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VN at risk of avian flu attacks

Update: February, 24/2014 - 08:21
A flock of ducks at a local field in the Mekong Delta province of Hau Giang. Close co-operation between the Health Ministry and relevant agencies is imperative to help the country cope with dangerous diseases such as bird flu. — VNA/VNS Photo Duy Khuong
HA NOI (VNS) — Although no avian flu infections of the new H7N9 strain have been reported in poultry or humans so far, the likelihood of outbreaks in Viet Nam is high, needing utmost vigilance in detection and prevention efforts, senior officials said yesterday.

Addressing an online conference, Deputy Prime Minister Vu Duc Dam stressed the need for close co-operation between the Ministry of Health and other agencies to tackle upcoming challenges from dangerous diseases like the H5N1 and H7N9 strains of avian flu.

"Disease prevention would need the involvement of not just the health, agriculture, industry and trade ministries but the entire political apparatus," Dam said.

He said that the health sector should step up preparations for preventing the spread and limiting the damage caused by new types of avian influenza like H7N9, despite the fact that the disease is yet to enter the country.

He asked relevant sectors and the mass media to improve communication and strengthen public awareness of disease prevention.

Tran Dac Phu, director of the health ministry's Preventive Medicine Departmentm warned: "To date, no avian influenza H7N9 case has been reported, both in humans or poultry. However, the country has been facing a very high risk due to the sudden increase in H7N9 infection cases in neighbouring provinces of China."

He said the A/H7N9 virus is likely to enter Viet Nam via smuggled poultry, since this is rife in the country's porous border areas, where a lot of cross-border trade takes place in many items including poultry and poultry products.

Cross-border tourism further complicates the situation, as people move to and from disease-stricken areas, Phu said.

According to the health ministry, two people have died of the H5N1 avian flu strain in the first two months of this year in the southern provinces of Binh Phuoc and Dong Thap, bringing the total number of infections since 2003 to 126, including 64 fatalities, in 41 provinces and cities.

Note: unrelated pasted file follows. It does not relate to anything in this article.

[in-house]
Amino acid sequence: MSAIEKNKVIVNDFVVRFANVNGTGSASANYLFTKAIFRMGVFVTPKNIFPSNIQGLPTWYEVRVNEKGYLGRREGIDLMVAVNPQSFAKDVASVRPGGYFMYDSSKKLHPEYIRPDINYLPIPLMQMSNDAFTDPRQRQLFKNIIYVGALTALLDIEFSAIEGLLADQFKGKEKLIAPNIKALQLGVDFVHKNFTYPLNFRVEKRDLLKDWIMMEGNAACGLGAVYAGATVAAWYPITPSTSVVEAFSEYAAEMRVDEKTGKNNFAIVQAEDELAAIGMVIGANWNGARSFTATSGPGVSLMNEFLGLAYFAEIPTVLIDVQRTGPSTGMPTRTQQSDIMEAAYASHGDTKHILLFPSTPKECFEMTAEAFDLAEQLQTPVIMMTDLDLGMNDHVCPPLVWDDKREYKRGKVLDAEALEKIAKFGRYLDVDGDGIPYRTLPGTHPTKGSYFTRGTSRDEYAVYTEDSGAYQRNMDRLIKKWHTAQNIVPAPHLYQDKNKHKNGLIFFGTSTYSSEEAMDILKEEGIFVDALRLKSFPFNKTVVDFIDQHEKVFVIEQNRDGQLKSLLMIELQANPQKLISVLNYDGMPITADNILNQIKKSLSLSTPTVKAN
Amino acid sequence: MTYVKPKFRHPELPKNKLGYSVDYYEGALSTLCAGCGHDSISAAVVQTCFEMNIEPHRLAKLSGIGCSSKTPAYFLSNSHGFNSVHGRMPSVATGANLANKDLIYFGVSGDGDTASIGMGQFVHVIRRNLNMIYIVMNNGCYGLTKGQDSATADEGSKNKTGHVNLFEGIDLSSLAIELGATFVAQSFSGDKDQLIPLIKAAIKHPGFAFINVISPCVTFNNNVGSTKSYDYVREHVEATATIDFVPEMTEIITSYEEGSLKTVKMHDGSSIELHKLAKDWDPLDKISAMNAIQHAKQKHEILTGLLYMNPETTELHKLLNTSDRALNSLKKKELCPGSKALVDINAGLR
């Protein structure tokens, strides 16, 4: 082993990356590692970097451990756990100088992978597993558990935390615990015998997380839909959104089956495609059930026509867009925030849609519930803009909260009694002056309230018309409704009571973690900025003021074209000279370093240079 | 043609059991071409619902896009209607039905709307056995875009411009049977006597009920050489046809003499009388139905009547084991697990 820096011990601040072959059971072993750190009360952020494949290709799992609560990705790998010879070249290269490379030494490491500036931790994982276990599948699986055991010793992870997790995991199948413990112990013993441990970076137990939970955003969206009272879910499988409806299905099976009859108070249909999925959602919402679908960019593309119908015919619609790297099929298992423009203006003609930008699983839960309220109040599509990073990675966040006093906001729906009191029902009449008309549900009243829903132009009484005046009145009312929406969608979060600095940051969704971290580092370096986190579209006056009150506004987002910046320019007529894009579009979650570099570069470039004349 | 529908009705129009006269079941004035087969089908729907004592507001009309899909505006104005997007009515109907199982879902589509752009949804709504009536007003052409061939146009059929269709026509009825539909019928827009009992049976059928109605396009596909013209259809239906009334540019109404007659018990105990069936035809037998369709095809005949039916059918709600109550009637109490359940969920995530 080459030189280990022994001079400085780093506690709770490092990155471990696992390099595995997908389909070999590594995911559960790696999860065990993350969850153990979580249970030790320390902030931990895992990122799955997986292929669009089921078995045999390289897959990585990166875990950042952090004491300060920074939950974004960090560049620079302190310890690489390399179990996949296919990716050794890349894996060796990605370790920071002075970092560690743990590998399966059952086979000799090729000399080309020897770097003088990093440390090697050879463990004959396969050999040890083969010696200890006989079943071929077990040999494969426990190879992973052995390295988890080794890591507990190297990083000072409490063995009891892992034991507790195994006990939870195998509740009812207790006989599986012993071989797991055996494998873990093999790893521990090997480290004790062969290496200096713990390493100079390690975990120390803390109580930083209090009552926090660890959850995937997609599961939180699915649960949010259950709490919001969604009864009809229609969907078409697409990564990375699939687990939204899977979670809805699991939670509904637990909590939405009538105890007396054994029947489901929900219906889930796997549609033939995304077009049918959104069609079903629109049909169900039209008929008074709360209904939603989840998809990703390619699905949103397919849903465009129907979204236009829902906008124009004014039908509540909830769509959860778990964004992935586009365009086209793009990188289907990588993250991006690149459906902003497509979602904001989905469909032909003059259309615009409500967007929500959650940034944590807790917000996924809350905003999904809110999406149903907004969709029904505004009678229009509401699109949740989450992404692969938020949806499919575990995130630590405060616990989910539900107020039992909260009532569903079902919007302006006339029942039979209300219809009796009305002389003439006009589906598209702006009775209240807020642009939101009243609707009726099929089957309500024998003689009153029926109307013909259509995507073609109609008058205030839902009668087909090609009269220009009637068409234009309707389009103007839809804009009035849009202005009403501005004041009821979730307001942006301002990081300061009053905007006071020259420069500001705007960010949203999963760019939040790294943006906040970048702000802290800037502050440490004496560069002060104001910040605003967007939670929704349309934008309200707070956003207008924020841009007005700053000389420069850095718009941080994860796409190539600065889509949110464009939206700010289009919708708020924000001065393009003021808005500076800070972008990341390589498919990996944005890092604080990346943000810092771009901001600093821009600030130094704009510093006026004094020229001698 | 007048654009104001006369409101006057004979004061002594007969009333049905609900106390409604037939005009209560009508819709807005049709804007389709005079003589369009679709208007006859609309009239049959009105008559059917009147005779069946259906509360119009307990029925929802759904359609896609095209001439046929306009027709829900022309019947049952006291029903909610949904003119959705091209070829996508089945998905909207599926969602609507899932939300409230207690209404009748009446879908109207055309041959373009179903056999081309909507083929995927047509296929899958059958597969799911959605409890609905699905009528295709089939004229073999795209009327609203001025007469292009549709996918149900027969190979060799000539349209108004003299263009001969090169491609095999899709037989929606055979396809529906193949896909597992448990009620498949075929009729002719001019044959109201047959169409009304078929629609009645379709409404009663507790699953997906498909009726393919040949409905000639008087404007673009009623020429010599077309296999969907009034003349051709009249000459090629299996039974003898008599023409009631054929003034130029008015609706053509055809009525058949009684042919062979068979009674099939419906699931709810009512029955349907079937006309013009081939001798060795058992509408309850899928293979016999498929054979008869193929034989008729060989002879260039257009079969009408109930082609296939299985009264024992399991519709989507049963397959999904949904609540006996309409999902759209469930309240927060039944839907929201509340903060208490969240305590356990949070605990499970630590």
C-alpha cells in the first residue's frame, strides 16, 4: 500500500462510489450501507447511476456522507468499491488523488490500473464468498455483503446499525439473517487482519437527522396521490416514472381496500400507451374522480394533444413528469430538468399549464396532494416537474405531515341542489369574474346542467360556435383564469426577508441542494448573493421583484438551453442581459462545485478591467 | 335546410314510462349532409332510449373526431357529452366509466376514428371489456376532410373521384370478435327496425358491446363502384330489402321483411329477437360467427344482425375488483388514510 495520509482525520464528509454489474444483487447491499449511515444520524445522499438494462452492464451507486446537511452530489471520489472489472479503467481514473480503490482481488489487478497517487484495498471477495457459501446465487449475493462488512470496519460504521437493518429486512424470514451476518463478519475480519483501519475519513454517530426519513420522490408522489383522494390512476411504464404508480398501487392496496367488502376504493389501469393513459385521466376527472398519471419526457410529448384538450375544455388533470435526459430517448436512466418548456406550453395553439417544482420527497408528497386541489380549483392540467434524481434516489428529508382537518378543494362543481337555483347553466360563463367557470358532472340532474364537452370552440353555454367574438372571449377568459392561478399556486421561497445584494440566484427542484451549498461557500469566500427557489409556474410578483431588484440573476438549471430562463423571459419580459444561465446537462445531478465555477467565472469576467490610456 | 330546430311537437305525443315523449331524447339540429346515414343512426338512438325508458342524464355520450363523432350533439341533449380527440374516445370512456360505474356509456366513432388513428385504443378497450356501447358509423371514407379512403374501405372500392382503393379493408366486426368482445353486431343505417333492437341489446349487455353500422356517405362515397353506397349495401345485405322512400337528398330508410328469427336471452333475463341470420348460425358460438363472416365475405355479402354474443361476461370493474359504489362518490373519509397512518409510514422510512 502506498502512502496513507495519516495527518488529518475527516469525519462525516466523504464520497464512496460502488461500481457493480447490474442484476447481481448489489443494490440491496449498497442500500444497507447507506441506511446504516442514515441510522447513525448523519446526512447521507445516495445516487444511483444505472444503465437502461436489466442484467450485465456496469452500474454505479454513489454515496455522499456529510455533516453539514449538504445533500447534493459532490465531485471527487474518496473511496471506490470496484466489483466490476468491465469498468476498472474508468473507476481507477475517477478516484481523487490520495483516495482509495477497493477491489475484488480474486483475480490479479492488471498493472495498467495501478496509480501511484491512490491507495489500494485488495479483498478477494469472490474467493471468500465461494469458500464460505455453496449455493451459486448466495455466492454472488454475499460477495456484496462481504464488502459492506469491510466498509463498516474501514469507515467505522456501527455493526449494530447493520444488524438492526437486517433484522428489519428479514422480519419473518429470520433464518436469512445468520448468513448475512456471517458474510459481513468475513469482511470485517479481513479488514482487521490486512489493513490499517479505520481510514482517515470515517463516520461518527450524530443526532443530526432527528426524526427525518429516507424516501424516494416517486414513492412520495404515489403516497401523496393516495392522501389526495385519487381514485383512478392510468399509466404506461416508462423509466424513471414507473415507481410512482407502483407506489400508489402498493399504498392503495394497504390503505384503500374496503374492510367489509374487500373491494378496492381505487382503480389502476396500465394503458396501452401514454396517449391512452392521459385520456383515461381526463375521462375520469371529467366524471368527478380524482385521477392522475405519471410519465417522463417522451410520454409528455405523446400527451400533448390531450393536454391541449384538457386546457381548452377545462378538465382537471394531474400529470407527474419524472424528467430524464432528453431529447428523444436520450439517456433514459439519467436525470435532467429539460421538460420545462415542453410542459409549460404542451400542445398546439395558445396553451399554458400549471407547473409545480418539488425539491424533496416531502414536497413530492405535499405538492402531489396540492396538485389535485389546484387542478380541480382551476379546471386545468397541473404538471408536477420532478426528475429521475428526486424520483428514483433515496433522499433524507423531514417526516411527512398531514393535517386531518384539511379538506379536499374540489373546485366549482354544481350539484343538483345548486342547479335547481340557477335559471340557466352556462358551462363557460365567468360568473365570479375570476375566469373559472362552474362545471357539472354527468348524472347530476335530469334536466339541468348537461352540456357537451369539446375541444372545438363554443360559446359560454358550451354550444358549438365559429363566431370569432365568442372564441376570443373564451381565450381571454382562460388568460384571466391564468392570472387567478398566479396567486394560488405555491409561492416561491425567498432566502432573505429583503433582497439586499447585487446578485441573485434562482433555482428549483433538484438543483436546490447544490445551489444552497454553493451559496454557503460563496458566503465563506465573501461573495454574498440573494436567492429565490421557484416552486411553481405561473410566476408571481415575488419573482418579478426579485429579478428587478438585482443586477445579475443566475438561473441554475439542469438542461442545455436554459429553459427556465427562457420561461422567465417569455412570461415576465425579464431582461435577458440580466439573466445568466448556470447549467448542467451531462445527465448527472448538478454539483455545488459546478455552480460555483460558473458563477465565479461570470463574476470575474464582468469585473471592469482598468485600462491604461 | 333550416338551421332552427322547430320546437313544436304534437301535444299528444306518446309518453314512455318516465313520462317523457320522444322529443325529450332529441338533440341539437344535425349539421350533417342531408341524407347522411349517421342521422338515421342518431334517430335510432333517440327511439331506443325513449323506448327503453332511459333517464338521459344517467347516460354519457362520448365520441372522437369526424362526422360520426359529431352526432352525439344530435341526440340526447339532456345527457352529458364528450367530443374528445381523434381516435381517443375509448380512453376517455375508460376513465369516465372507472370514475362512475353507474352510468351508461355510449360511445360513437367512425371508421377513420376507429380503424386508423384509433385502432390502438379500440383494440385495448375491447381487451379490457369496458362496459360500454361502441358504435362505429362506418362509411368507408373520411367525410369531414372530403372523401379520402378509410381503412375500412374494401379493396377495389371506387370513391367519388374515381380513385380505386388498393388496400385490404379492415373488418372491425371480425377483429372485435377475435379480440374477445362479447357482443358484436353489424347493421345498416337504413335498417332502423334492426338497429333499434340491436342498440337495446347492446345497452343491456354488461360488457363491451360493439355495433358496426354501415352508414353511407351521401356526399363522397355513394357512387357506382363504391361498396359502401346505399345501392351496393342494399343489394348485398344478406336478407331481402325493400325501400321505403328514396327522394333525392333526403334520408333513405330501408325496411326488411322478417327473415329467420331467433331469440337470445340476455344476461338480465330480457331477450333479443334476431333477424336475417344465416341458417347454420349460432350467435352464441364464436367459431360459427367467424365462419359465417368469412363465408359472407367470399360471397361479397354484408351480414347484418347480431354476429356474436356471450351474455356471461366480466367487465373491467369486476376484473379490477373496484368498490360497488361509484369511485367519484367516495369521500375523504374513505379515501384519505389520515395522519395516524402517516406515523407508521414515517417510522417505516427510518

The country has also recorded a total of 64 H5N1 infections in poultry since beginning of this year.

Ministry officials also called for strengthened disease supervision at border gates, hospitals and main flu surveillance sites so as to detect infections early. This is needed to localise and control outbreaks, preventing diseases from spreading wider, they said.

They reported at the meeting that five joint-ministerial teams would carry out inspections in provinces and cities where poultry is imported into the country.

Meanwhile, officials in such localities said they are taking additional steps to improve vigilance and action against the avian flu viruses.

Ly Quang Vinh, Deputy Chairman of the Lang Son People's Committee, said that the northern province, which shares a long border with China, has established 14 inspection stations working all day and night to check poultry transportation and prevent smuggling.

Vinh said that there was very high risk of the H7N9 avian flu strain entering the country through Lang Son's borders due to rampant poultry smuggling that happens through cross-border trade.

In the southern province of Dong Thap, People's Committee Vice Chairwoman Tran Thi Thai said that they were facing the challenge of inadequate awareness and knowledge of disease prevention among residents.

Many people have continued to eat the meat of sick fowls even after being informed that doing so exposes them to the risk of contracting bird flue, she said.

Takeshi Kasai, country representative of the World Health Organisation's office in Viet Nam, advised that the Health Ministry collaborates closely with the veterinary sector in disease supervision, mass communication and carrying out urgent measures for preventing the dangerous disease from entering Viet Nam.

Kasai suggested that people should diligently practice basic disease prevention measures such as washing hands with soap, ensuring food safety and hygiene by eating well cooked food and drinking boiled water. They should also not transport, trade in, slaughter or eat sick or dead poultry, he said.

Measles vaccination

Officials said at the meeting that the health sector will also carry out a supplemental campaign on measles vaccination in efforts to minimise their occurrence in some provinces and eliminate the disease in the country soon.

The campaign targets at least 95 per cent of around 200,000 children, aged 9 months to 2 years, who haven't received enough doses of the measles vaccination under the National Expanded Programme on Immunisation.

The officials reported that the measles vaccine has been provided free of charge to more than 90 per cent of 9-month-old children under the national programme since 1993.

They noted that measles was a benign disease for the most part, but had the potential of causing serious complications and even death.

An increasing number of measles cases has been reported recently in the country recently due to low vaccination rates in some provinces, especially mountainous and remote areas, and outbreaks in neighbouring countries, officials said.

Since late 2013, measles infections have been reported in 18 provinces and cities of the country, the meeting heard.

Localities with a high number of measles infections include Yen Bai, Lao Cai, Son La, HCM City and Ha Noi, officials said. — VNS



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